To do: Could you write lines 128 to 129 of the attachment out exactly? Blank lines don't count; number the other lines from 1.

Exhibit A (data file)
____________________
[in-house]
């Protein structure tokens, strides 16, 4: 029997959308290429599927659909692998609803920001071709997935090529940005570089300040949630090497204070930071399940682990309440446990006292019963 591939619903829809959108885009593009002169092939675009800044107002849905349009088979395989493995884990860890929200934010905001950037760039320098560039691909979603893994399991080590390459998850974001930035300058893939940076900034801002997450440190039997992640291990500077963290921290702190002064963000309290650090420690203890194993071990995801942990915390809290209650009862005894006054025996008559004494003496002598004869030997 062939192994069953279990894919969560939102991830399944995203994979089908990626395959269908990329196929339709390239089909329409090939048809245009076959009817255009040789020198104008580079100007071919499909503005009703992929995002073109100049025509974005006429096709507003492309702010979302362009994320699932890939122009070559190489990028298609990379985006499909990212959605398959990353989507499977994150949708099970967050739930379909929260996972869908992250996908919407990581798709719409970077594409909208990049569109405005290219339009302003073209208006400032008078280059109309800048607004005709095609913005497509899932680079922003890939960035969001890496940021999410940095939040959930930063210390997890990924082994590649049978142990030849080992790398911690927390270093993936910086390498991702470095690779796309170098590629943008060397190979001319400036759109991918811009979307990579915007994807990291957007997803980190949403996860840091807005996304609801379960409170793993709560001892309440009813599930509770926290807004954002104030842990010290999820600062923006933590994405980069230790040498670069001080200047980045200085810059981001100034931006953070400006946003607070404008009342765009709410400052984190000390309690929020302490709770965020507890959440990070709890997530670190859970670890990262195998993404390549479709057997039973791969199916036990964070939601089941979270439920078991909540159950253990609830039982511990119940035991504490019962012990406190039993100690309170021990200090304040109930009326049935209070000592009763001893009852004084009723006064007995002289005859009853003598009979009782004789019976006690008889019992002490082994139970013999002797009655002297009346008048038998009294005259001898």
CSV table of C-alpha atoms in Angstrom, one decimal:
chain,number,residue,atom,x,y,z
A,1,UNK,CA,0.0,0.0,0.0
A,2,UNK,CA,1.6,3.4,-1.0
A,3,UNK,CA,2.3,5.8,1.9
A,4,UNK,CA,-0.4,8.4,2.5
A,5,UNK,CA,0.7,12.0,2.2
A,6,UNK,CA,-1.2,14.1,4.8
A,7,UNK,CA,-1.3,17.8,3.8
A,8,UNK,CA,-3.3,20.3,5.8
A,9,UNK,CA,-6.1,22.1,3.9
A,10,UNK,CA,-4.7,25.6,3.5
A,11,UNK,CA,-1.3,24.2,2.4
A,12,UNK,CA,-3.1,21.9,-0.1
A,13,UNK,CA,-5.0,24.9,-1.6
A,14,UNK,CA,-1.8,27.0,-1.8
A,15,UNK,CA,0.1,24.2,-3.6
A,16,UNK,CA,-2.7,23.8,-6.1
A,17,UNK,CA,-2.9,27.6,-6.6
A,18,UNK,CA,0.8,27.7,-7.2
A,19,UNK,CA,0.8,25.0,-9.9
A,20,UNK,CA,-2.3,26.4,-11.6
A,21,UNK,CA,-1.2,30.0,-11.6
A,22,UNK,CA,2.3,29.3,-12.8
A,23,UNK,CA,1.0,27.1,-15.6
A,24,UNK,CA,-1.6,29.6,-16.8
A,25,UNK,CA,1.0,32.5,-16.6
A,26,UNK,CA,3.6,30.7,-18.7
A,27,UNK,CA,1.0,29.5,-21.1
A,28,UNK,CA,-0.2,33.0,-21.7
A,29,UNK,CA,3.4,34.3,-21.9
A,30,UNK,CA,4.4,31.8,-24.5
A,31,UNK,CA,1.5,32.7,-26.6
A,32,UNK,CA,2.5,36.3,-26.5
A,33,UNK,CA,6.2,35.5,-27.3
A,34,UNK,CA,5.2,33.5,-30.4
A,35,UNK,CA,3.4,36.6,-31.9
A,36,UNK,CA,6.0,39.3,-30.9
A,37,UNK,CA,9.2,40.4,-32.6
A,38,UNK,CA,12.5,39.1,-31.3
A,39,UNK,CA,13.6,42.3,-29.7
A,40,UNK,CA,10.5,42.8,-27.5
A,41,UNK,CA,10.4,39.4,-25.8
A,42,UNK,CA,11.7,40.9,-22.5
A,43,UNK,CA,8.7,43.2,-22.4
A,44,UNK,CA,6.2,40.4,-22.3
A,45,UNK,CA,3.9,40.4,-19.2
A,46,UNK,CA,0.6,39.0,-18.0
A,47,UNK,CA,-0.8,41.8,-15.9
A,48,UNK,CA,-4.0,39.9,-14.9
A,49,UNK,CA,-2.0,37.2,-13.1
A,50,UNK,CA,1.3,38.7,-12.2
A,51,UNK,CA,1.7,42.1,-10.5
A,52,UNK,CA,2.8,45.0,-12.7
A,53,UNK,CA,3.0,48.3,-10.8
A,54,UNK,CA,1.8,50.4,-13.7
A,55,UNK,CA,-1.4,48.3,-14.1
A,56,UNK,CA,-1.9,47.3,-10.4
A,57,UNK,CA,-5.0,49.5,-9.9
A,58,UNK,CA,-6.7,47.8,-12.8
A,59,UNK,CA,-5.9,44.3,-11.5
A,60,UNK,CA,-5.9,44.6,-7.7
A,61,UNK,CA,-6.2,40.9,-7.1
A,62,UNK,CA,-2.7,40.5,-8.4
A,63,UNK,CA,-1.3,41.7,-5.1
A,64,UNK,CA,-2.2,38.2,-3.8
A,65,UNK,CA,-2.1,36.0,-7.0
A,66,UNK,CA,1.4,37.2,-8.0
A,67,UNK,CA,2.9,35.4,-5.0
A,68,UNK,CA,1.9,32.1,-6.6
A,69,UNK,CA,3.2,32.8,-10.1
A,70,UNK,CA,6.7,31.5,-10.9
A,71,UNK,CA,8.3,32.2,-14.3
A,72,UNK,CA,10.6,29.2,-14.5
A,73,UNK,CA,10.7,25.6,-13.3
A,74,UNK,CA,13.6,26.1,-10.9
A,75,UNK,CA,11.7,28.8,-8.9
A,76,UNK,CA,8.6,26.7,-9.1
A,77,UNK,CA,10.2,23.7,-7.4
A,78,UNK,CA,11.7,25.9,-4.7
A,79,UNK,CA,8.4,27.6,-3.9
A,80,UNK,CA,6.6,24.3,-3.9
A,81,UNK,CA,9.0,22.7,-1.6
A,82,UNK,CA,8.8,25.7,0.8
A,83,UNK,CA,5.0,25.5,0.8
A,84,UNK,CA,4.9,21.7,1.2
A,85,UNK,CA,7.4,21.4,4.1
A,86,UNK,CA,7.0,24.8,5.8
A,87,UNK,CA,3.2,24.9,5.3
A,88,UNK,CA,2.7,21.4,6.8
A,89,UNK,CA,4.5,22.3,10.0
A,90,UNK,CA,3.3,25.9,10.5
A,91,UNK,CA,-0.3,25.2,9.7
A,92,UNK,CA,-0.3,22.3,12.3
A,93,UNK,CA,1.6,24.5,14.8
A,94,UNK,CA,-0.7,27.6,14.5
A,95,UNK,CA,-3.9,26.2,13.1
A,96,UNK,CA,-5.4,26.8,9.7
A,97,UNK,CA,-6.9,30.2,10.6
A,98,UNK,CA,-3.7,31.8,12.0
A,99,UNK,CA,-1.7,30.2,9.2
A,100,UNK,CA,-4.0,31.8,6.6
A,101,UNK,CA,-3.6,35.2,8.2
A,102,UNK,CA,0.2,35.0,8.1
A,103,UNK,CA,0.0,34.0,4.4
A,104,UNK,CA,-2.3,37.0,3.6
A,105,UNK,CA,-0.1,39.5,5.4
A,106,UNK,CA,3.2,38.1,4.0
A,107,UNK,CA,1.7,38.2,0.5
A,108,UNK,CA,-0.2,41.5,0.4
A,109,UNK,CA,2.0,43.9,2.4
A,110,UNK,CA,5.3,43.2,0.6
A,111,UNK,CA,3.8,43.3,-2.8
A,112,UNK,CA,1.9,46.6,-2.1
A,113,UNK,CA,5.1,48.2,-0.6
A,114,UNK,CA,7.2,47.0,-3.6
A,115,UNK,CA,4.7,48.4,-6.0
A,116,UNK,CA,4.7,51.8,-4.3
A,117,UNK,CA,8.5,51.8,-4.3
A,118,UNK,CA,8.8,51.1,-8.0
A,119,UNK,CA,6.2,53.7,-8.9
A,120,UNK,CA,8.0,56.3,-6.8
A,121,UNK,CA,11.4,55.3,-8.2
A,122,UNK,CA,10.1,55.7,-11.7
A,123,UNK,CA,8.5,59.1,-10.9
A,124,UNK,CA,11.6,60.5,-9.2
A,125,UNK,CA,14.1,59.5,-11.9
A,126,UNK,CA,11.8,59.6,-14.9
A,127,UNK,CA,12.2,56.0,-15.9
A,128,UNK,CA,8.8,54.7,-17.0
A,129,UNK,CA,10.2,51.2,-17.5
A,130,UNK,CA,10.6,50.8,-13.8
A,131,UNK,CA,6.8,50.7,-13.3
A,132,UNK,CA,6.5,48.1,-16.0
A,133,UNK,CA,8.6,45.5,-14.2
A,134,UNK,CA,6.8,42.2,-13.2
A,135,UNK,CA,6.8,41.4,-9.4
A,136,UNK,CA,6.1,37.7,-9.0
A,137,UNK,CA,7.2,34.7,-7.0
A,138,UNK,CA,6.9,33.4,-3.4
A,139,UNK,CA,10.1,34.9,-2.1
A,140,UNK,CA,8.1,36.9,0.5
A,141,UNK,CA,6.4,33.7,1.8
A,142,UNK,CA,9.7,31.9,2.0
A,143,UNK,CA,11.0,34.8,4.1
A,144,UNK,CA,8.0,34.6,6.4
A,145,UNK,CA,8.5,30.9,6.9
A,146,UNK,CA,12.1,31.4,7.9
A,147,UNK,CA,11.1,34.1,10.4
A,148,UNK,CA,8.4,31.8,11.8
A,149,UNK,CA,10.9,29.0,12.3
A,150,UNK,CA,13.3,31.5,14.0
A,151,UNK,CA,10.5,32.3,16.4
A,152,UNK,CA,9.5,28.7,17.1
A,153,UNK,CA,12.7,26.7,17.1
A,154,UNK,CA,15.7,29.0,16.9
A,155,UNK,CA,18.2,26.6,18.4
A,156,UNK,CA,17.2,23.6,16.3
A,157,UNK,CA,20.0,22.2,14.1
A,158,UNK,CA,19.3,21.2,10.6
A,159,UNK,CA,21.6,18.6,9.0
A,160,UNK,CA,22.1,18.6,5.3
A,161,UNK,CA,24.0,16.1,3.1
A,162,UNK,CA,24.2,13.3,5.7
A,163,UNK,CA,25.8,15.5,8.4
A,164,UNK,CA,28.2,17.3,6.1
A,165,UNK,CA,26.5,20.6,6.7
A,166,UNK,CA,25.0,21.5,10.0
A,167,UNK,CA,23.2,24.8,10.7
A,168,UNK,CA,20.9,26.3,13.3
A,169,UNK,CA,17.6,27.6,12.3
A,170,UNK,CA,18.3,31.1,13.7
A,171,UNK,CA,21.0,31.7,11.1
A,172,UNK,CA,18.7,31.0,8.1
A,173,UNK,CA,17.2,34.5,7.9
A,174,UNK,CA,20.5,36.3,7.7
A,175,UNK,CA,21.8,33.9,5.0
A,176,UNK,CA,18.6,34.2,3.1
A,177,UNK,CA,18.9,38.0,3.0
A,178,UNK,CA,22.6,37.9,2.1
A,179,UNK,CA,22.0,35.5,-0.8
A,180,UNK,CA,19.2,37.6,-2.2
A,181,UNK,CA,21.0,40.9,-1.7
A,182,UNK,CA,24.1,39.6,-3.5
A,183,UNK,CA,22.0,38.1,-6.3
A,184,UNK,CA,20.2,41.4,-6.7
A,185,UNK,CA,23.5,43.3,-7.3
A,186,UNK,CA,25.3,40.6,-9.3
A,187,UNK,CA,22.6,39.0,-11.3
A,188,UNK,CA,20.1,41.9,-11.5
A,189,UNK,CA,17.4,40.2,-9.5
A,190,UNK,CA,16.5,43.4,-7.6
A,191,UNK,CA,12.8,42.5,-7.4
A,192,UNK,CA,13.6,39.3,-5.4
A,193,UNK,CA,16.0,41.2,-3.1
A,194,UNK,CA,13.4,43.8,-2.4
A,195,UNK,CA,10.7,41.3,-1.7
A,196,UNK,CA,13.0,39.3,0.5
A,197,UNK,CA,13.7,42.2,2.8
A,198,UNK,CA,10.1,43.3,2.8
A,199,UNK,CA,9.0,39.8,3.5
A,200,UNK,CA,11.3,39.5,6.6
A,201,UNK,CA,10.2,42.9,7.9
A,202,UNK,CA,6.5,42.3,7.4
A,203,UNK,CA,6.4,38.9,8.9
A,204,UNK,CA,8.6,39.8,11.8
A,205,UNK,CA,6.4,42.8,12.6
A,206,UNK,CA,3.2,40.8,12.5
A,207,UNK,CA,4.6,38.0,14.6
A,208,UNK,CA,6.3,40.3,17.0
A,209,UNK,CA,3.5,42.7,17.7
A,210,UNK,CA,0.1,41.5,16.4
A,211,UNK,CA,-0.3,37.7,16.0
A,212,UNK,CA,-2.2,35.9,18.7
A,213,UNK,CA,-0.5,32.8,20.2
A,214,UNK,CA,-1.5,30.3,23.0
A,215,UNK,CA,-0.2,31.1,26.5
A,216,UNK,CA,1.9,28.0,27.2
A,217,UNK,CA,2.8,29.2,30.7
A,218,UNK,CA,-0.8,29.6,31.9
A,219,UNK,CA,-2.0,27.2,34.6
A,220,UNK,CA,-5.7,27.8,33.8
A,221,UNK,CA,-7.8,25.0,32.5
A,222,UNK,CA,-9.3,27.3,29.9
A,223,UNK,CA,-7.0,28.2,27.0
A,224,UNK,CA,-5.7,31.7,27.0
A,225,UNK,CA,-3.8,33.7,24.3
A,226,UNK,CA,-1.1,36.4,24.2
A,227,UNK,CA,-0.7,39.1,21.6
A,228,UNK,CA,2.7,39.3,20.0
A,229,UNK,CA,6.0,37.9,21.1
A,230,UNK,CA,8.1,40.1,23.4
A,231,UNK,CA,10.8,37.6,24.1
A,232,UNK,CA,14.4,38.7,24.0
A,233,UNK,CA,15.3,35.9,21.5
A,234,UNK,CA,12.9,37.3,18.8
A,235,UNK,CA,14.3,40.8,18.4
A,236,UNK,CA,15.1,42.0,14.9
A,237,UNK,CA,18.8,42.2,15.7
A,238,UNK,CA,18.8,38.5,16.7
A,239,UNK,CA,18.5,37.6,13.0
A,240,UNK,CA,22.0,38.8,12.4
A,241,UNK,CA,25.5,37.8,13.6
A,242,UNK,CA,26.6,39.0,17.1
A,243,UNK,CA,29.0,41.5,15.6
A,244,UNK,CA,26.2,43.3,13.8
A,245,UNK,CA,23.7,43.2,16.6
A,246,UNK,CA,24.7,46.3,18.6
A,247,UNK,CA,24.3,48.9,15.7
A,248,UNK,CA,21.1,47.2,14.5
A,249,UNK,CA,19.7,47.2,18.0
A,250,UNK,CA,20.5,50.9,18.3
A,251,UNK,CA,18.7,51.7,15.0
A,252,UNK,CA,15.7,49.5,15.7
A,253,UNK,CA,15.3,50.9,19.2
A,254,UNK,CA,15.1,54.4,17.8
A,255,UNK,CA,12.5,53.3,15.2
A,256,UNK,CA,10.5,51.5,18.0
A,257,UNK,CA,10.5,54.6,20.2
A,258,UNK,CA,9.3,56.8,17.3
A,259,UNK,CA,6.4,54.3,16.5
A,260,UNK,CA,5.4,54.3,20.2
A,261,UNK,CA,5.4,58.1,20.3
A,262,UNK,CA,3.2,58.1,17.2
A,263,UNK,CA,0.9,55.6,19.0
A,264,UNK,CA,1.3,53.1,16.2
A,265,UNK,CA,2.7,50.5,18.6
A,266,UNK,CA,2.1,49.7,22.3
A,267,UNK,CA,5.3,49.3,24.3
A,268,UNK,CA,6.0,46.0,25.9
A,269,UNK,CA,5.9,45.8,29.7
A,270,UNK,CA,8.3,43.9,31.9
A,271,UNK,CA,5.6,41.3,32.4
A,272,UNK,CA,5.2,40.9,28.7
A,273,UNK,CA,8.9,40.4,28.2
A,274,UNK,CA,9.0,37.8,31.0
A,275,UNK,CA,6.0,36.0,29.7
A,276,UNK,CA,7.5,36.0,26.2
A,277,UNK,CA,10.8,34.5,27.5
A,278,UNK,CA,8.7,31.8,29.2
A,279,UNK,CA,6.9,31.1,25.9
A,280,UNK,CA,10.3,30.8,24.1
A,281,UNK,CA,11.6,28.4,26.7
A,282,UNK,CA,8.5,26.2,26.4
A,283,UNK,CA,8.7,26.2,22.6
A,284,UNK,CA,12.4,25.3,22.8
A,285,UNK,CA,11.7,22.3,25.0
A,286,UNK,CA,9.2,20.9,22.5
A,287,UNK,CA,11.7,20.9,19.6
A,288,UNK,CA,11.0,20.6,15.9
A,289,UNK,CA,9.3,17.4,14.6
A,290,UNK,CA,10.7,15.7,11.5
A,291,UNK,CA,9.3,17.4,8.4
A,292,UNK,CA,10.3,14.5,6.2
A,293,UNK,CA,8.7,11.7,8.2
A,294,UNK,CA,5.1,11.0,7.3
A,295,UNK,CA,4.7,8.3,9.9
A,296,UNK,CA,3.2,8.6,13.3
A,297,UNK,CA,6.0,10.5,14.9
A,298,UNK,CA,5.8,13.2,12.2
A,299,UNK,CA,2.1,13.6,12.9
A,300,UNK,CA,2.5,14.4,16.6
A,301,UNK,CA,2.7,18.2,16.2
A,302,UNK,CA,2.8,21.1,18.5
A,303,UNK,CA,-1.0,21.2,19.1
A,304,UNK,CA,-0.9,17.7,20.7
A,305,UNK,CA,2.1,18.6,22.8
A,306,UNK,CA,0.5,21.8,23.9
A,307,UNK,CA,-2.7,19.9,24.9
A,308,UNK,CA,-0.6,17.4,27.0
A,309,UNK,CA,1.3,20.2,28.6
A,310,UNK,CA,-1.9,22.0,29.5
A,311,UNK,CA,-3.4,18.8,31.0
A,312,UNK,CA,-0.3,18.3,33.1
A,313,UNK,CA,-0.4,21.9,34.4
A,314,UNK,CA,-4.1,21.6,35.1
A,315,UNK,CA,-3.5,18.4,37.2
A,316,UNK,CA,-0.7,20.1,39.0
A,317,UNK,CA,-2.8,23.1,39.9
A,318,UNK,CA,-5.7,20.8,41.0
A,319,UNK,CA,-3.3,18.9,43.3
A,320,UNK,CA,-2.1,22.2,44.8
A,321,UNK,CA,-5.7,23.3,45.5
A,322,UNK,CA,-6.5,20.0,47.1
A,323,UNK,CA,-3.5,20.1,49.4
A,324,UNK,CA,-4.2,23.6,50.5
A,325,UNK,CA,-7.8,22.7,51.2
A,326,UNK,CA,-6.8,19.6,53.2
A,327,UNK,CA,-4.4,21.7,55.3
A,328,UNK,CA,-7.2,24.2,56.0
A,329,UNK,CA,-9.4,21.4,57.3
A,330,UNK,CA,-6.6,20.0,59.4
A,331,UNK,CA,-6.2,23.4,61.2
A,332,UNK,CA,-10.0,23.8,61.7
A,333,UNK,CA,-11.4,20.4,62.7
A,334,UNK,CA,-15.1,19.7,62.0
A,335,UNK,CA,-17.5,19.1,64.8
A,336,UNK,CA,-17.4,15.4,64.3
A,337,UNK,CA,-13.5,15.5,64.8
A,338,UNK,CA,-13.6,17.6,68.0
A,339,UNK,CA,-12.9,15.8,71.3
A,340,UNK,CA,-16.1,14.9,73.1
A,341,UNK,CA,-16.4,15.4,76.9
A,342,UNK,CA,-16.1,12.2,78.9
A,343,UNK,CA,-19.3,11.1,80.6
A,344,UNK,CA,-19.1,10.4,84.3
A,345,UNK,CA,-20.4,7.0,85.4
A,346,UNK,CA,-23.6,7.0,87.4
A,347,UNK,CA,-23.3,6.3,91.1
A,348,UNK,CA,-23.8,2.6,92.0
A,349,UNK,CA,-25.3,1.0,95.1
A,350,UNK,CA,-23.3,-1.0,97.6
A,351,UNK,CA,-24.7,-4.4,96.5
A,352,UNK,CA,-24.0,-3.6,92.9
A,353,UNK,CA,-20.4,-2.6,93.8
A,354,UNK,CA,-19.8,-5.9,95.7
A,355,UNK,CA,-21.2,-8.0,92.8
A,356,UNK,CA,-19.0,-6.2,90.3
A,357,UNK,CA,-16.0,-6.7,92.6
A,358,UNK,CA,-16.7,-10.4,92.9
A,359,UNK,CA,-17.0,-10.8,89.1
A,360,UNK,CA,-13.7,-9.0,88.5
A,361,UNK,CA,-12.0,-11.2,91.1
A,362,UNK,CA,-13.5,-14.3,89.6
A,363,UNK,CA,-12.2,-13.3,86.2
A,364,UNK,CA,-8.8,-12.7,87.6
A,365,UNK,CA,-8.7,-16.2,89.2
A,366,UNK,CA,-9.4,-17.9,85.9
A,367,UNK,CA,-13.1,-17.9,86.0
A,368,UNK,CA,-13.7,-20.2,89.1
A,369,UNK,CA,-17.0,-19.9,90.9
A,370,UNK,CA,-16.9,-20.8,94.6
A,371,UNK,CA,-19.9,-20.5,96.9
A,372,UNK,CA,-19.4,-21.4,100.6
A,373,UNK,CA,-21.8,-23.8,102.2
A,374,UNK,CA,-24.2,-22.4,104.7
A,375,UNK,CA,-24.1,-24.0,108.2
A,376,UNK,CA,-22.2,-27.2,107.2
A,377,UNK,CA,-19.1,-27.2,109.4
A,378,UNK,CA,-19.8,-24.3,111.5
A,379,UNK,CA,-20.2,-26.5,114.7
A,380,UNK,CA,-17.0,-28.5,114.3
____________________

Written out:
A,124,UNK,CA,11.6,60.5,-9.2
A,125,UNK,CA,14.1,59.5,-11.9